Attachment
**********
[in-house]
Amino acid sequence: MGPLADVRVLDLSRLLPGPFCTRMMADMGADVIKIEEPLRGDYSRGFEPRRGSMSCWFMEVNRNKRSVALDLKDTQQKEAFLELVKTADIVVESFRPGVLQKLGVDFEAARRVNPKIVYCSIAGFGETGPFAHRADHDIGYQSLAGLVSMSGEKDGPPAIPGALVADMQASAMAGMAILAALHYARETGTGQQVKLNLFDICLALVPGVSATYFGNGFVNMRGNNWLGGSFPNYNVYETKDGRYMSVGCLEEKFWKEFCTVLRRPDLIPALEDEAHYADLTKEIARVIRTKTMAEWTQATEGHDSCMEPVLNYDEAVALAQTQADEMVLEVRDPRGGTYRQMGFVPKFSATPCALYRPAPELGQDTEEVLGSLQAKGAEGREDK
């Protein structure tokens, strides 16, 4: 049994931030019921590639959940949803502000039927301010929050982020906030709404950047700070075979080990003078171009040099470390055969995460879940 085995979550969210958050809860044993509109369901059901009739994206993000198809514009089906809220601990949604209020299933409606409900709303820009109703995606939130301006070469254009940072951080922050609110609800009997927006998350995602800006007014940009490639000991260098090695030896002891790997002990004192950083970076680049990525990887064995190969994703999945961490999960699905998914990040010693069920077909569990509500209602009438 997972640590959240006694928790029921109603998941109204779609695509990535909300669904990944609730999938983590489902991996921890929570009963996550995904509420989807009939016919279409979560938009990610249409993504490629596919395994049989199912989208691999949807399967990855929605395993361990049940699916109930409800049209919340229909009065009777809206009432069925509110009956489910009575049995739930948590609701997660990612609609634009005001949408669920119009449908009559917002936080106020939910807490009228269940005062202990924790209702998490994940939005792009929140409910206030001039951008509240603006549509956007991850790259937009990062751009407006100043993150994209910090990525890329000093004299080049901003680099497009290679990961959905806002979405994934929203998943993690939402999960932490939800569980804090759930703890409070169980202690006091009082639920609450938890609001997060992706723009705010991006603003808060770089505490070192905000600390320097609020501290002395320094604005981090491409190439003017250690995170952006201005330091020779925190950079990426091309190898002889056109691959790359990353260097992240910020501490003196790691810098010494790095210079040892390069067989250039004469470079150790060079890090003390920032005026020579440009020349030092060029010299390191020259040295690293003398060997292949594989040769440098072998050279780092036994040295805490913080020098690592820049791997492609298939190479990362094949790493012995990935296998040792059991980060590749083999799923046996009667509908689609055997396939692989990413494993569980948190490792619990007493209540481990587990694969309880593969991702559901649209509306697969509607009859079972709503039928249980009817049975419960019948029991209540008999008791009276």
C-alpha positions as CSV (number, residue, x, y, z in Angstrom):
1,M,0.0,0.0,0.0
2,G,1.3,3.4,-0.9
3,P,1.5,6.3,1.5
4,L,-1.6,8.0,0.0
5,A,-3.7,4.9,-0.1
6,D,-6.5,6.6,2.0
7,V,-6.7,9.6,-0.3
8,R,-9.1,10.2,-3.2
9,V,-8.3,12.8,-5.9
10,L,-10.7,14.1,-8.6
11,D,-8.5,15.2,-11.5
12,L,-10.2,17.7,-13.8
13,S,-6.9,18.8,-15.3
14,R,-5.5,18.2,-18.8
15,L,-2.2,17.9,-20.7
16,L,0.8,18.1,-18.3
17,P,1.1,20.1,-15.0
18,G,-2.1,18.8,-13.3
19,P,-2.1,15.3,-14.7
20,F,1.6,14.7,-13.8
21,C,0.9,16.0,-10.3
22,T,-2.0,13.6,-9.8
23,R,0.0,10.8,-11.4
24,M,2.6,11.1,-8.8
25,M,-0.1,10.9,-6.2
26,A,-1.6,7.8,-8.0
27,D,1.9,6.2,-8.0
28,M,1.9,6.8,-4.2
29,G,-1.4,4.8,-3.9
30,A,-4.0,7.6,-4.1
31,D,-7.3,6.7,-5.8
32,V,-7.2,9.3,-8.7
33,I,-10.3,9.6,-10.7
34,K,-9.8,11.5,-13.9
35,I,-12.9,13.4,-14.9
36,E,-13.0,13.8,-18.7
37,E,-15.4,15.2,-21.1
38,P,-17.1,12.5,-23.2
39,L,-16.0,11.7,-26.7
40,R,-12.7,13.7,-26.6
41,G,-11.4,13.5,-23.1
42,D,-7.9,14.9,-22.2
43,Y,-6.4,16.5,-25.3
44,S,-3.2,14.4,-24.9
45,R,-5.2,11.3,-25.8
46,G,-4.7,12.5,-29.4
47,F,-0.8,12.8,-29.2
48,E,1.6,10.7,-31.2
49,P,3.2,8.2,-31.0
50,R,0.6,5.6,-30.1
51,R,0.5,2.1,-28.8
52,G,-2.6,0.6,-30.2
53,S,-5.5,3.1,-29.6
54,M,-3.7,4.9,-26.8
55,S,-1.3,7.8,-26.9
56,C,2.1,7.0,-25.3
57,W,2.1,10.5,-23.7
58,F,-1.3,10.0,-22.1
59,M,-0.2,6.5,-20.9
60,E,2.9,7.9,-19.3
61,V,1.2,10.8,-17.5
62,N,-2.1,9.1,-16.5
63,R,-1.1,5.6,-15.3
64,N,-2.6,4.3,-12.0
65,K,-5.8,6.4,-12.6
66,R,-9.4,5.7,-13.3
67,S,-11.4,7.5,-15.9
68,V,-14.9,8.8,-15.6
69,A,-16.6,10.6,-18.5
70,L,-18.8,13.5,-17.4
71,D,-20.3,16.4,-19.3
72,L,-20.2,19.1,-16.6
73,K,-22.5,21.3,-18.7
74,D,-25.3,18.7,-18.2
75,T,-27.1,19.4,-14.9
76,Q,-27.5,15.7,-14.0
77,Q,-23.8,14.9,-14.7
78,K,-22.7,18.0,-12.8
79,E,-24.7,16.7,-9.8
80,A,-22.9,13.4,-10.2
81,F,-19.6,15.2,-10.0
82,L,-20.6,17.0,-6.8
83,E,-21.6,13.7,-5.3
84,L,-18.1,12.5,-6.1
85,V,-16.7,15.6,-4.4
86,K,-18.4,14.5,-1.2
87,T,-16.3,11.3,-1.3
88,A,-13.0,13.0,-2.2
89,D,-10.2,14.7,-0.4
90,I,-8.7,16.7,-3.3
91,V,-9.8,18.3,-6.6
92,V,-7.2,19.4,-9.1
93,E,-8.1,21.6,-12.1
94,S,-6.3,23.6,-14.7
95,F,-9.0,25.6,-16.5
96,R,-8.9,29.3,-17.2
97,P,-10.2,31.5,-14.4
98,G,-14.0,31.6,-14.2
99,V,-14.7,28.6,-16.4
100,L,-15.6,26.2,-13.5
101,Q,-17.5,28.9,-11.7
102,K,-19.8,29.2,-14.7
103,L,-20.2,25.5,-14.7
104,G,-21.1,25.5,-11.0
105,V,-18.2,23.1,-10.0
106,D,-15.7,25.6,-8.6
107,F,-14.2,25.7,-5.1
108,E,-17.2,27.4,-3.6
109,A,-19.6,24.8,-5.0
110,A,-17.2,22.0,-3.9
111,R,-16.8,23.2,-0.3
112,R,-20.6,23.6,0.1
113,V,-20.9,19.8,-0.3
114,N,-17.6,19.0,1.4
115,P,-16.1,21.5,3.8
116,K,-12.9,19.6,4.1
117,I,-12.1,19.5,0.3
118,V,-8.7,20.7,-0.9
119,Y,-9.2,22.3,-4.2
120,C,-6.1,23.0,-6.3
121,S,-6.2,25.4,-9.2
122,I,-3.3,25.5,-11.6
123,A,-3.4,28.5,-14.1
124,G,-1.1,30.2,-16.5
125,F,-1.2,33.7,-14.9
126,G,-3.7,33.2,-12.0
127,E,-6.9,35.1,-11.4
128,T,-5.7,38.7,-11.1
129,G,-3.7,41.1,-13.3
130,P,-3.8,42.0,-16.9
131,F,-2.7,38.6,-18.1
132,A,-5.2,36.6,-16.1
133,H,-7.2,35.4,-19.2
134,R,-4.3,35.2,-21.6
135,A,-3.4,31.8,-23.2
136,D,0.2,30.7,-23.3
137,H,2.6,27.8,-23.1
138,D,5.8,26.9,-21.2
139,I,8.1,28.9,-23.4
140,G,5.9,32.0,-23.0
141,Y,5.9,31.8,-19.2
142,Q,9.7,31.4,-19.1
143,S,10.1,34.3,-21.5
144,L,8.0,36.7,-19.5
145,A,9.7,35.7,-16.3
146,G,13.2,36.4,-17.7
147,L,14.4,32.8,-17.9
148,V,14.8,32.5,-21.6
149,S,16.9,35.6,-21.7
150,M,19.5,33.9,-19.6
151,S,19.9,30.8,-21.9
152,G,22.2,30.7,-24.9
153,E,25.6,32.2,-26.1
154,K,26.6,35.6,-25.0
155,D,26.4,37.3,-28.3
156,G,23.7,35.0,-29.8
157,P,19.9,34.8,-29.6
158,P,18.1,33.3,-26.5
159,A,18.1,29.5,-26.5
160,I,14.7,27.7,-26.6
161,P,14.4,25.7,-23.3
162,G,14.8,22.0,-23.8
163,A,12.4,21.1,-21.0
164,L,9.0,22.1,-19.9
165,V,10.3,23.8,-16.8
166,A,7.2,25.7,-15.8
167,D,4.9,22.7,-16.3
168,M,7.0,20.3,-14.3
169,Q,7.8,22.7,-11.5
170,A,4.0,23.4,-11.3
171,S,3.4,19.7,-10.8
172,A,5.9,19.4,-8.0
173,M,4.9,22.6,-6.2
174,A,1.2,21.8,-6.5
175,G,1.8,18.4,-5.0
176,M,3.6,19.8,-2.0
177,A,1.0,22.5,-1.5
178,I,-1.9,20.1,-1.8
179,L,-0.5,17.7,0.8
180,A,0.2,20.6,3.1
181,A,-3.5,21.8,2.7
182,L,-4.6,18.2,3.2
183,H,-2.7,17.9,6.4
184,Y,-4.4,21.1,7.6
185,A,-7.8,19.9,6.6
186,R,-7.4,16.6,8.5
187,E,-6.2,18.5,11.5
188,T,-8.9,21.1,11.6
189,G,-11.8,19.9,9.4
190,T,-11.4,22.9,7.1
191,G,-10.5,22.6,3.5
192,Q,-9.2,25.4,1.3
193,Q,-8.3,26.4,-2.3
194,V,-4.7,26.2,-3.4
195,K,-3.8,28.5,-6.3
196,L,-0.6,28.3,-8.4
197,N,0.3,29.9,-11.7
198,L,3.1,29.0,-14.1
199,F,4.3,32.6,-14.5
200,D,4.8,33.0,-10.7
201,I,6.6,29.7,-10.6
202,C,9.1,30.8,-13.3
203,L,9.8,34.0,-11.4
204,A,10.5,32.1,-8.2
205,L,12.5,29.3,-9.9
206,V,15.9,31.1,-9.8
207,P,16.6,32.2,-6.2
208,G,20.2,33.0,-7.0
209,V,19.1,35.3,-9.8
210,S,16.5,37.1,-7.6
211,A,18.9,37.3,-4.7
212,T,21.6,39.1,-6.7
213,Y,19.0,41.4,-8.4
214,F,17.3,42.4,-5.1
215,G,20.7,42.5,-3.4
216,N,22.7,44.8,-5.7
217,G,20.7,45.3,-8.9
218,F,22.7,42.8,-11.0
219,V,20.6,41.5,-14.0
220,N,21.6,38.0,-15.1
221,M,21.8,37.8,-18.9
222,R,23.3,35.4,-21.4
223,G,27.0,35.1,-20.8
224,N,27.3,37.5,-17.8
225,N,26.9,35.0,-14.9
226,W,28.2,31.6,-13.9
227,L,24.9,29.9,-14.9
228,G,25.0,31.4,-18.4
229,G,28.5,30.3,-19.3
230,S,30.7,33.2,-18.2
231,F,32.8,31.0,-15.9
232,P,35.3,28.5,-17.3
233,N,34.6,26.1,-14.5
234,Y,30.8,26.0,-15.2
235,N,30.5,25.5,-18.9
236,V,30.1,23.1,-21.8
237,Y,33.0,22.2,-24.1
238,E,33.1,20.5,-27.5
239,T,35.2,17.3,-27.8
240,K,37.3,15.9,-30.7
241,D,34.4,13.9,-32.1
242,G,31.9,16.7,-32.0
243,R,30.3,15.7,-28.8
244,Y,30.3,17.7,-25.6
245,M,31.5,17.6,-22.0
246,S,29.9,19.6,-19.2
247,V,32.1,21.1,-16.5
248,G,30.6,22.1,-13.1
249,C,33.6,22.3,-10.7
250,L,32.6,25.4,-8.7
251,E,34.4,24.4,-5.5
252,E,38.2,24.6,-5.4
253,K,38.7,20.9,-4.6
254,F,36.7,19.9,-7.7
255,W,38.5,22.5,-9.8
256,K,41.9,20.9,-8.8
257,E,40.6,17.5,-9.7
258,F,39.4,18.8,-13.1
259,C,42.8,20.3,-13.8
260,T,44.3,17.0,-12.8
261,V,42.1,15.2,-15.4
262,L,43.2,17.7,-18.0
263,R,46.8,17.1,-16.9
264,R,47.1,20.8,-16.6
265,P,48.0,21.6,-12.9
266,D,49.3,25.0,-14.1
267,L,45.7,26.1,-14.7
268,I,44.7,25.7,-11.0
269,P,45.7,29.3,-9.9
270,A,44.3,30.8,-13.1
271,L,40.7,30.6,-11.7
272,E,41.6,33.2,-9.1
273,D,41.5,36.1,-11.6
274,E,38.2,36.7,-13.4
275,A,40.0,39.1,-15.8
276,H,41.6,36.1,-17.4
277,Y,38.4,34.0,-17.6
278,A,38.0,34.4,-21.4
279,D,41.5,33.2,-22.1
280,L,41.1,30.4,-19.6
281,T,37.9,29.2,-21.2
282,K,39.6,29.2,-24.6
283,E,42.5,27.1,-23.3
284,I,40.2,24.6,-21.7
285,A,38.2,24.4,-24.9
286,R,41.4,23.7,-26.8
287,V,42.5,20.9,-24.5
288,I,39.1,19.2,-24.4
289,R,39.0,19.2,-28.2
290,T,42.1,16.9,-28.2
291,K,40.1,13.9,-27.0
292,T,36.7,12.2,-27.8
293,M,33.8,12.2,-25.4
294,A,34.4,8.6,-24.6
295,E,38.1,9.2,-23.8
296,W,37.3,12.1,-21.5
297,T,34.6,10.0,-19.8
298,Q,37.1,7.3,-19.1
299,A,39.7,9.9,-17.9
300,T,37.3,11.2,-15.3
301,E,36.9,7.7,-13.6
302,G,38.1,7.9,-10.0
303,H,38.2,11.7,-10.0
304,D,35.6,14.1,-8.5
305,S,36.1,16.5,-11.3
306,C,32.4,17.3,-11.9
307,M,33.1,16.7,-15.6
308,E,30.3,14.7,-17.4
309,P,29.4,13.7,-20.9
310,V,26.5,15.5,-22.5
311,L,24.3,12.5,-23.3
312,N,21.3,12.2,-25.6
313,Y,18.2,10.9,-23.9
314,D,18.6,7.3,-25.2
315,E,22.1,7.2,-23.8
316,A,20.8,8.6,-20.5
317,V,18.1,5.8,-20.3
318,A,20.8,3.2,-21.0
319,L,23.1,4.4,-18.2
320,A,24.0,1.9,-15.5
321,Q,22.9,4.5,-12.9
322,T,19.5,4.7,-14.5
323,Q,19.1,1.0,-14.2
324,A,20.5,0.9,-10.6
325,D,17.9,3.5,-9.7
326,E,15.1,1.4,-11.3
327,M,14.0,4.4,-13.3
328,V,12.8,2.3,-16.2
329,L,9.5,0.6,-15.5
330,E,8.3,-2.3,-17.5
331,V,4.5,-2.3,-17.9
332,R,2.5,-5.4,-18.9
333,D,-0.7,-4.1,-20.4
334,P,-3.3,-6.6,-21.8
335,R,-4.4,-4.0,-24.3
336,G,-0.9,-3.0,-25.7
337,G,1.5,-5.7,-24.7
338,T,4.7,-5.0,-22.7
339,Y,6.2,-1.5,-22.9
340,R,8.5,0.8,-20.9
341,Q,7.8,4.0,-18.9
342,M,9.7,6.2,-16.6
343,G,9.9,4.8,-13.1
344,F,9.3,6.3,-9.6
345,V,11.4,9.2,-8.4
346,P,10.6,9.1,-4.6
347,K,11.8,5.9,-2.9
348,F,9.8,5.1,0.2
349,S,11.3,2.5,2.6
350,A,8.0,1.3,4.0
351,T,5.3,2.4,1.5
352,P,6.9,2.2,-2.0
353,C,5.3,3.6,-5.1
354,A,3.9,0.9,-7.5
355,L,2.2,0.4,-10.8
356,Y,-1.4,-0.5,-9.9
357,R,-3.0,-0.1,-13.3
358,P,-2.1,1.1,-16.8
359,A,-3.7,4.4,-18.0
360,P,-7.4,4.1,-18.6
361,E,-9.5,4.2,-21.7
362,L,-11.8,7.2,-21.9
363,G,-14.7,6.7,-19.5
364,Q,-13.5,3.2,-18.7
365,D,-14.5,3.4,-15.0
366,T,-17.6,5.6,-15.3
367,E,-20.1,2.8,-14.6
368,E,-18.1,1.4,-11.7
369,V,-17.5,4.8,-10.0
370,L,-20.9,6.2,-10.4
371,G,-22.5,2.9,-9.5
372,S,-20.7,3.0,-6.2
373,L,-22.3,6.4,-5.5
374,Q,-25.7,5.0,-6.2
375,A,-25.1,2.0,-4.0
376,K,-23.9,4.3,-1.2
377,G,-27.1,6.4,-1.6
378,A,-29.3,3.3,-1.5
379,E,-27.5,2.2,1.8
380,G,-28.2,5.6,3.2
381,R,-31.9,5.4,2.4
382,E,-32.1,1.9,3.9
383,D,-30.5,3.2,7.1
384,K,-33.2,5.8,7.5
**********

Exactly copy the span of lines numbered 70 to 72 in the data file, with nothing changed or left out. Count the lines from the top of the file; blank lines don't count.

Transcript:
66,R,-9.4,5.7,-13.3
67,S,-11.4,7.5,-15.9
68,V,-14.9,8.8,-15.6